WASHINGTON -- An investor group that has been nibbling away at the student loan maret has bankers increasingly worried that it will take bigger bites out of the business, leaving banks with little more than crumbs.
The lending venture, CollegeCredit, was founded with the U.S. Department of Education's blessing in 1990.
Sponsors include the Student Loan Marketing Association, the government-chartered corporation that originated the idea; the College Board, which sponsors college entrance tests and collects student financial-aid data, and the Teachers Insurance and Annuity Association of America.
Small Start, Big Potential
In what some bankers view as a dangerous encroachment by a huge investment pool, TIAA makes the loans and Sallie Mae buys them.
So far, the venture has remained modest. Its originations are a mere $2 million out of the $13.5 billion guaranteed-student-loan market. And to assuage nervous bankers, it promised to lend no more than $150 million through the end of this year.
But as the expiration date of that voluntary cap approaches, bankers see signs that the group's appetite will grow.
One indication, they say, is that CollegeCredit is bringing in a new participant, the College Retirement Equities Fund, an affiliate of TIAA. Right off the bat, it has $50 million available for new loans.
CollegeCredit, critics warn, could corner the market because it can underprice the banks. Sallie Mae, as a government-sponsored enterprise, can obtain its funds at less than banks pay.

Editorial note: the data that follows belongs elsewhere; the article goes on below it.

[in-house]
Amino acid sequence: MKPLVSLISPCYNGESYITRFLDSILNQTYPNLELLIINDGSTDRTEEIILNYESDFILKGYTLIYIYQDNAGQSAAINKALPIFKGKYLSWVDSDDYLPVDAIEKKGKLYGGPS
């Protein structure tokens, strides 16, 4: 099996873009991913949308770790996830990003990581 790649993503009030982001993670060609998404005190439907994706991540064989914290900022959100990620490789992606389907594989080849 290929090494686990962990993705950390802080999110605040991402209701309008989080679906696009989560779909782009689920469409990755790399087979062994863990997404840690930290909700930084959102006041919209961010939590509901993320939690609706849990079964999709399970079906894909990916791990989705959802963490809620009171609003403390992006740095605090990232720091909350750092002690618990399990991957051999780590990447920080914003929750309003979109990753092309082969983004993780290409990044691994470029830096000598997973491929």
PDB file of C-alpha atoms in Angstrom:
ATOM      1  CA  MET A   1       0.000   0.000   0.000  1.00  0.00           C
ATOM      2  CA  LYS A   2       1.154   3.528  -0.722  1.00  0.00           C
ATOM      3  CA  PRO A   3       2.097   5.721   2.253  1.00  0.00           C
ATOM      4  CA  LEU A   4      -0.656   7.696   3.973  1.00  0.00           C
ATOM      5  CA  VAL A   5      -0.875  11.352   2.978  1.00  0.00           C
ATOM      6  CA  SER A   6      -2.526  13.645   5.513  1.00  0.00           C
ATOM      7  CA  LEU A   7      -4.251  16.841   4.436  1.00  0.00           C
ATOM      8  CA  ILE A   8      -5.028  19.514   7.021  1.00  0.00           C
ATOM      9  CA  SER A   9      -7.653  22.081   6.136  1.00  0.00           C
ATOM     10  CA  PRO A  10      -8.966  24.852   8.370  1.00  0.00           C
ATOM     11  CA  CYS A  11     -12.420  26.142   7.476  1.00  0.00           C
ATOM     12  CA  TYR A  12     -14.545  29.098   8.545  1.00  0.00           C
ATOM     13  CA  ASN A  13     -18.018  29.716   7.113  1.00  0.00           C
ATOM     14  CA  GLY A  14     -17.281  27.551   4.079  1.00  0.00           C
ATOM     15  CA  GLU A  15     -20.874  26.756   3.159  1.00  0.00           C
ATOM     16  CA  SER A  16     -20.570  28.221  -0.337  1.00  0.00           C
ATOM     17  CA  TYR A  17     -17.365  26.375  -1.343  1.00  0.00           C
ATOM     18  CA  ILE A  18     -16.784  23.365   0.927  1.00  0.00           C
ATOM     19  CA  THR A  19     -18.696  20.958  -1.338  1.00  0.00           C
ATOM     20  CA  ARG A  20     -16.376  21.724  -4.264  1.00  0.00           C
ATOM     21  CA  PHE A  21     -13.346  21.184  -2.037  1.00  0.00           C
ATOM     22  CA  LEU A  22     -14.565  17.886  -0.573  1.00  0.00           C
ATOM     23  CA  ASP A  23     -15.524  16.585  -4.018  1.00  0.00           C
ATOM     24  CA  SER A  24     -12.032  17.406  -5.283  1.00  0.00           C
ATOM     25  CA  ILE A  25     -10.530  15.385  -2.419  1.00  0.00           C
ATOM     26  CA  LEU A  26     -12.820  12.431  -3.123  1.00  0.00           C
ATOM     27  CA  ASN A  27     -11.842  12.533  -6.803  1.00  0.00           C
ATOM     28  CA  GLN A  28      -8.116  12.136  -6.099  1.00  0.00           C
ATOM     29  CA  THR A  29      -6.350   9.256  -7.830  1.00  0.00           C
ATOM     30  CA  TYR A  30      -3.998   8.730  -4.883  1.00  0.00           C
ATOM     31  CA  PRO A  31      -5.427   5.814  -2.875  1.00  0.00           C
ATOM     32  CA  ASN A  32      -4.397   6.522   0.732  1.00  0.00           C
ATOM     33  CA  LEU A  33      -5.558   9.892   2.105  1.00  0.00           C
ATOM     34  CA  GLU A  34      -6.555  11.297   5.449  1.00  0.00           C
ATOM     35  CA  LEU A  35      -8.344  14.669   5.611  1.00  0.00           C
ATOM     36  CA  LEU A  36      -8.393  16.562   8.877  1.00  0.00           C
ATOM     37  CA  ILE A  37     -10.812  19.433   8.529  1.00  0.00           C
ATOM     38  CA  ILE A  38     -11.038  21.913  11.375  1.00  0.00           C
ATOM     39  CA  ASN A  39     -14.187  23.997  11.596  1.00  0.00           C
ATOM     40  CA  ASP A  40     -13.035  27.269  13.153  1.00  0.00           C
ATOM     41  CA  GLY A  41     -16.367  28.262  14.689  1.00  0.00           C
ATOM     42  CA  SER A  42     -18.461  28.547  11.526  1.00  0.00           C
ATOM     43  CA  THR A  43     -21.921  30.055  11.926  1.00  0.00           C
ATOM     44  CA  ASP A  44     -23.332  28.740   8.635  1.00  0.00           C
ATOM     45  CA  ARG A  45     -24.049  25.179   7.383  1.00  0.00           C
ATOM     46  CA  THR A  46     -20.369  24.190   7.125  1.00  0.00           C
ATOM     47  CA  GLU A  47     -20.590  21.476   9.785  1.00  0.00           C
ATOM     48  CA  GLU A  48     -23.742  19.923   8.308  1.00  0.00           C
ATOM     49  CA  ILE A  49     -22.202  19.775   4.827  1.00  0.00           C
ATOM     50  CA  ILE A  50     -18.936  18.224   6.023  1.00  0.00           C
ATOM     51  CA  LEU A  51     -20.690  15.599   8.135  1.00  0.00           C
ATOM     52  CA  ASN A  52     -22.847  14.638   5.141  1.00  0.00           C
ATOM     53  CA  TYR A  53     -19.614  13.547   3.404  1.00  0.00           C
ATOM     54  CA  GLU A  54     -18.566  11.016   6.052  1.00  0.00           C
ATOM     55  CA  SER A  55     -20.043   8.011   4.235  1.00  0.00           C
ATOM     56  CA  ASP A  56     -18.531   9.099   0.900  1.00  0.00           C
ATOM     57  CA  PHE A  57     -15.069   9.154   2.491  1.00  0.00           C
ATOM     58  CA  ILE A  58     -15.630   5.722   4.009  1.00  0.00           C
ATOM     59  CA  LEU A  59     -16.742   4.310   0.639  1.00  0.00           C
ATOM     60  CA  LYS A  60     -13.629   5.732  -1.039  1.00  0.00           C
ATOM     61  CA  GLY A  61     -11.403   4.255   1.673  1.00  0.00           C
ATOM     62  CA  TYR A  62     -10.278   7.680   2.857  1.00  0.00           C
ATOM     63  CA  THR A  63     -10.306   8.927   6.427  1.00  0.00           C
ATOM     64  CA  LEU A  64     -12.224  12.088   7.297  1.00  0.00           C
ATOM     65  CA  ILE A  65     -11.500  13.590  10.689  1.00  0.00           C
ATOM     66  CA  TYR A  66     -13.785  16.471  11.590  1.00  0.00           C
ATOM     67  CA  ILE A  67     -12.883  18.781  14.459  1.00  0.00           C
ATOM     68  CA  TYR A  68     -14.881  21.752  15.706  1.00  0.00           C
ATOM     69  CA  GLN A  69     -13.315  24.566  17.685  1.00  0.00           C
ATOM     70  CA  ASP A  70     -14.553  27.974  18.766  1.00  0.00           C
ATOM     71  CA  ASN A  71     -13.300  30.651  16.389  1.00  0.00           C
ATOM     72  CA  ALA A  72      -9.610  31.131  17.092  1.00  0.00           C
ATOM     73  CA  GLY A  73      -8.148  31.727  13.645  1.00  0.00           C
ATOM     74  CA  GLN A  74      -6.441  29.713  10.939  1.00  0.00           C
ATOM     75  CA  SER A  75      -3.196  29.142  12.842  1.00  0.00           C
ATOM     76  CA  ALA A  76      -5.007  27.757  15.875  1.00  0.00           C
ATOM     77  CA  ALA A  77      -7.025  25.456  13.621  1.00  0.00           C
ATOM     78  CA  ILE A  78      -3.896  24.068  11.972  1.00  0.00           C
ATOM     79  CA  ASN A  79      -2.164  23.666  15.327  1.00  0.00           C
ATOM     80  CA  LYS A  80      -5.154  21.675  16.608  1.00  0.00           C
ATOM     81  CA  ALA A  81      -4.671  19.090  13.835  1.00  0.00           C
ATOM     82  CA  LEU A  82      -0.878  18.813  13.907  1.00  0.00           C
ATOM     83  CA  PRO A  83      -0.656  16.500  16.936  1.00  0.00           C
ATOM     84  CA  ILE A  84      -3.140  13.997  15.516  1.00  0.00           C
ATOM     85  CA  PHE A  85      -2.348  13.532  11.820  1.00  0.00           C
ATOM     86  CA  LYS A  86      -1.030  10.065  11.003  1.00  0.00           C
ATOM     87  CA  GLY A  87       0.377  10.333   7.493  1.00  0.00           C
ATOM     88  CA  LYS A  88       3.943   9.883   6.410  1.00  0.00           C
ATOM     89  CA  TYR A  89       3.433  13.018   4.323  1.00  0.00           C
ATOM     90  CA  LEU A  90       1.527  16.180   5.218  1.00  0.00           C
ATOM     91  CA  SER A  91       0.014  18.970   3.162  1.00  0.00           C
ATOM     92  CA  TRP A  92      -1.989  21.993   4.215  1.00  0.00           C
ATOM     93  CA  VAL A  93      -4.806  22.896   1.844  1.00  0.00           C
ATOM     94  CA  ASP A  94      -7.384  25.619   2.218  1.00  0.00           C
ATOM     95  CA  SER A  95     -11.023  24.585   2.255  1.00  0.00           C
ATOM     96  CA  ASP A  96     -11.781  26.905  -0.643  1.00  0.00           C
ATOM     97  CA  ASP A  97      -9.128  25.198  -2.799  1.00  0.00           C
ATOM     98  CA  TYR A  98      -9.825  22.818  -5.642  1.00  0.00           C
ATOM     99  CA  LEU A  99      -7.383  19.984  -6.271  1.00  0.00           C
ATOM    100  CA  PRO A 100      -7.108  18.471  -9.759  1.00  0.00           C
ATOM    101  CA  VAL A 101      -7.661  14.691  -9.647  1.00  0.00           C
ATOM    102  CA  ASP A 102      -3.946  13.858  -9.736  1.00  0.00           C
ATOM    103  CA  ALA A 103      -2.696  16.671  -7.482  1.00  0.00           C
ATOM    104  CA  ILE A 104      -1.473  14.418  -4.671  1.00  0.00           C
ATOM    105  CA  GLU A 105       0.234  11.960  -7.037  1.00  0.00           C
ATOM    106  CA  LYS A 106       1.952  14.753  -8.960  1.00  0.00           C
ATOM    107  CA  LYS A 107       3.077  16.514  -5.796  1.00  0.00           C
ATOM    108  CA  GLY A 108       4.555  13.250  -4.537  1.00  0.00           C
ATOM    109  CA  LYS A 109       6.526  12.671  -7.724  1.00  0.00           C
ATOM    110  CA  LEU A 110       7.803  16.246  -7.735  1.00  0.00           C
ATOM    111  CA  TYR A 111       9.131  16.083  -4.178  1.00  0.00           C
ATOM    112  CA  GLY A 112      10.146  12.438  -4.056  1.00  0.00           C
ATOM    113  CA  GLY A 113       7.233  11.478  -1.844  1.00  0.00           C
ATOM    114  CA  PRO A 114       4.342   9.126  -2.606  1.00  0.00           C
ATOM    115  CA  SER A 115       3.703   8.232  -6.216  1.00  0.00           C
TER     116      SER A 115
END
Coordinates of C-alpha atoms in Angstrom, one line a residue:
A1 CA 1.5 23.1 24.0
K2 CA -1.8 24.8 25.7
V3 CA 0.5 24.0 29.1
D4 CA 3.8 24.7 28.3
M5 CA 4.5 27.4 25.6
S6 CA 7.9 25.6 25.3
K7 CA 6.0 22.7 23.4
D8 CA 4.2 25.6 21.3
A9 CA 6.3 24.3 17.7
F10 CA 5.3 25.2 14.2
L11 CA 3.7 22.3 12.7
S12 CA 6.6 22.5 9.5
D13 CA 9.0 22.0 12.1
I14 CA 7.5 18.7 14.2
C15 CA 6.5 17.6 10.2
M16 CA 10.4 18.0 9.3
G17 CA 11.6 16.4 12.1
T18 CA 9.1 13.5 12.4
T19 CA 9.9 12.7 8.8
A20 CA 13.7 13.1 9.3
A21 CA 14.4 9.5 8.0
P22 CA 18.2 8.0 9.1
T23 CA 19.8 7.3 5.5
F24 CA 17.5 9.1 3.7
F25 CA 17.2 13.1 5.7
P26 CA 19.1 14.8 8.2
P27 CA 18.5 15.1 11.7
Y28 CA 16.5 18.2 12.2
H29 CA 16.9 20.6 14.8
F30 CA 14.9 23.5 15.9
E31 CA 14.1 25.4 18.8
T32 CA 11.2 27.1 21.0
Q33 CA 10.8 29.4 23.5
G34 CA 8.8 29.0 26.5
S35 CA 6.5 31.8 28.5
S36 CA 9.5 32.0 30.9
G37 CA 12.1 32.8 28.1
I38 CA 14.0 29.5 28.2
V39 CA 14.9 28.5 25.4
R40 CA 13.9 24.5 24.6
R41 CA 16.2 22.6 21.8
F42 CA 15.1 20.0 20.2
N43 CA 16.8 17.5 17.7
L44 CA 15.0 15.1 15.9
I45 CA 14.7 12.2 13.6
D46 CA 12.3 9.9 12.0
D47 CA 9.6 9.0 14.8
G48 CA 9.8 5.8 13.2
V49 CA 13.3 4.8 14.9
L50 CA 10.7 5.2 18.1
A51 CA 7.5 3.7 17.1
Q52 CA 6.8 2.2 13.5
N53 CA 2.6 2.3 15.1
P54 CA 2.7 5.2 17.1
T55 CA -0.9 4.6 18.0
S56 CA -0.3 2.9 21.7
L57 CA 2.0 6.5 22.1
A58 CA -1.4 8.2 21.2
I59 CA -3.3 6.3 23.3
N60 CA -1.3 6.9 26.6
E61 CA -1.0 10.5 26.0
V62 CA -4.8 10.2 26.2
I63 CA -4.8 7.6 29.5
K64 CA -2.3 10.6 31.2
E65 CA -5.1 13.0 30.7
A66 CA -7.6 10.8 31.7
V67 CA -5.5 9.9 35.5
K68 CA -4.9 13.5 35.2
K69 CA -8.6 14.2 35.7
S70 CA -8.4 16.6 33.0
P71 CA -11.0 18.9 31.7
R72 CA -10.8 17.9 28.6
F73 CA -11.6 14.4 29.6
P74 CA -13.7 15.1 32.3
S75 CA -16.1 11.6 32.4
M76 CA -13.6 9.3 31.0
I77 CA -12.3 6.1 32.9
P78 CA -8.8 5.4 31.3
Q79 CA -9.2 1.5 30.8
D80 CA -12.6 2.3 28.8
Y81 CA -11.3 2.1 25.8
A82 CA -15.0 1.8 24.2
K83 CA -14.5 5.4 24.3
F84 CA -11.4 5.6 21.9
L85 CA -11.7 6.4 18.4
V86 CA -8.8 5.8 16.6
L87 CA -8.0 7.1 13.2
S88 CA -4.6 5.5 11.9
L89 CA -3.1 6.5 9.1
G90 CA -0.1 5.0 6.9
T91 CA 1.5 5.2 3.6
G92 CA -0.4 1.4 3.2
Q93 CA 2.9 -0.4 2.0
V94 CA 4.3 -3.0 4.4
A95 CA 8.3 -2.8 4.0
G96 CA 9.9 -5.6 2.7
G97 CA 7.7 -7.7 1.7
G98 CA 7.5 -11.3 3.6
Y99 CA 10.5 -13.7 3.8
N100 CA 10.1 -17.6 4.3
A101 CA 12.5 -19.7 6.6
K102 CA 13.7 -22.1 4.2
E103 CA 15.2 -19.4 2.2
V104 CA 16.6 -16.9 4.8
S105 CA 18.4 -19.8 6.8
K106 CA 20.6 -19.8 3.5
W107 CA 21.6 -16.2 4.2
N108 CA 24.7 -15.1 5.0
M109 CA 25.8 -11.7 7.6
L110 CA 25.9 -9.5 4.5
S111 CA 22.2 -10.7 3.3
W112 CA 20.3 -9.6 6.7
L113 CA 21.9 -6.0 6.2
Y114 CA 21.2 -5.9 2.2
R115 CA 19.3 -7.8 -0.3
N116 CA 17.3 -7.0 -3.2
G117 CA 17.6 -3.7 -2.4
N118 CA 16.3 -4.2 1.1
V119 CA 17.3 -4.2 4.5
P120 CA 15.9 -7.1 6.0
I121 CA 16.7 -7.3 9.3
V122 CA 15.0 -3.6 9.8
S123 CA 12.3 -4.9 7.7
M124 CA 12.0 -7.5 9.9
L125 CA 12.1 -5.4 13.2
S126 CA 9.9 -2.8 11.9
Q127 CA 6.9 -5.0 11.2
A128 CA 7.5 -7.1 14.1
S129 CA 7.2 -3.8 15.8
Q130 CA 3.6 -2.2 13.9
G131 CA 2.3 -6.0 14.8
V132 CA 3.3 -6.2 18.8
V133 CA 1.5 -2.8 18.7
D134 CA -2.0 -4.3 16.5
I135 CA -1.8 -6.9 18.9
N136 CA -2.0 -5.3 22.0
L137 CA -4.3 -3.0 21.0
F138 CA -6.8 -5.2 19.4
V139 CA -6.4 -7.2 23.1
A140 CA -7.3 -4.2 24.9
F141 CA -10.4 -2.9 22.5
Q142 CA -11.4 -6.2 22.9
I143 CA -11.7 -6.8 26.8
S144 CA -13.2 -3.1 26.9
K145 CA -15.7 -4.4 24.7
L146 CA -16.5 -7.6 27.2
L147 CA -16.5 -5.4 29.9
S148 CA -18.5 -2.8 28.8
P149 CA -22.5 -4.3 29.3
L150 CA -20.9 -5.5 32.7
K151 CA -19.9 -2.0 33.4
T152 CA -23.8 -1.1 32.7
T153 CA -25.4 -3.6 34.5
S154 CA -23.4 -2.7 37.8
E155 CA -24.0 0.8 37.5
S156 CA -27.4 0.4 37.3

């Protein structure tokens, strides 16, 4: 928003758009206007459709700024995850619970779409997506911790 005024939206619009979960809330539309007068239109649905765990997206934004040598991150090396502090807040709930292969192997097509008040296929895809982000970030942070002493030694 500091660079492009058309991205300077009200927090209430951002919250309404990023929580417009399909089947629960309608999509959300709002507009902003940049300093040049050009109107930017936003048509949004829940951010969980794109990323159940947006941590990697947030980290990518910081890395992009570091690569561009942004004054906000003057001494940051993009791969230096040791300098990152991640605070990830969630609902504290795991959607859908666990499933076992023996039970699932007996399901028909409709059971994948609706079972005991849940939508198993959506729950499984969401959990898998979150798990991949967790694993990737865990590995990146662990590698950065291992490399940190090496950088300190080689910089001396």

Also, the College Board can provide a data base that bankers believe enables CollegeCredit to spot the most creditworthy borrowers early on.
An expansion of CollegeCredit "would make it difficult economically for lenders like commercial banks to continue to participate" in the student loan program, said Mary F. Bushman, vice president for government relations at AFSA Data Corp., Fleet Financial Group's student loan subsidiary.
Out to protect their market, the Consumer Bankers Association and the American Bankers Association are mounting a challenge to the participation of College Retirement Equities Fund.
To participate in the investor group, CREF must obtain permission from the Securities and Exchange Commission, whose rules prohibit it from participating directly in an investment with an insurance provider like TIAA.
The ABA and consumer banking group have asked the commission to hold public hearings on the College Retirement Equities Fund's petition. The two trade groups believe a hearing would make it more difficult for the Securities and Exchange Commission to grant the exemption.
If the request for a hearing is denied, CollegeCredit's petition would be automatically approved.
Sallie Mae, which runs the secondary market in student loans, has played down bankers' fears that CollegeCredit would skim the best loans from the gauranteed-loan-pool.
"I don't see how it will force banks out," said Sallie Mae's director of corporate communications, Gisela Vallandigham, noting how small CollegeCredit's penetration has been to date.
Separately, the Consumer Bankers Association saiad a survey of 52 of its members, which originated $3.4 billion in student loans last year, showed a decline in loan for attending schools with high default rates. Seven of 10 respondents said they had restricted such loans, compared with three in 1989.
Also, 86% said the legislative and regulatory process is not responsive to the needs and problems of the student loan program.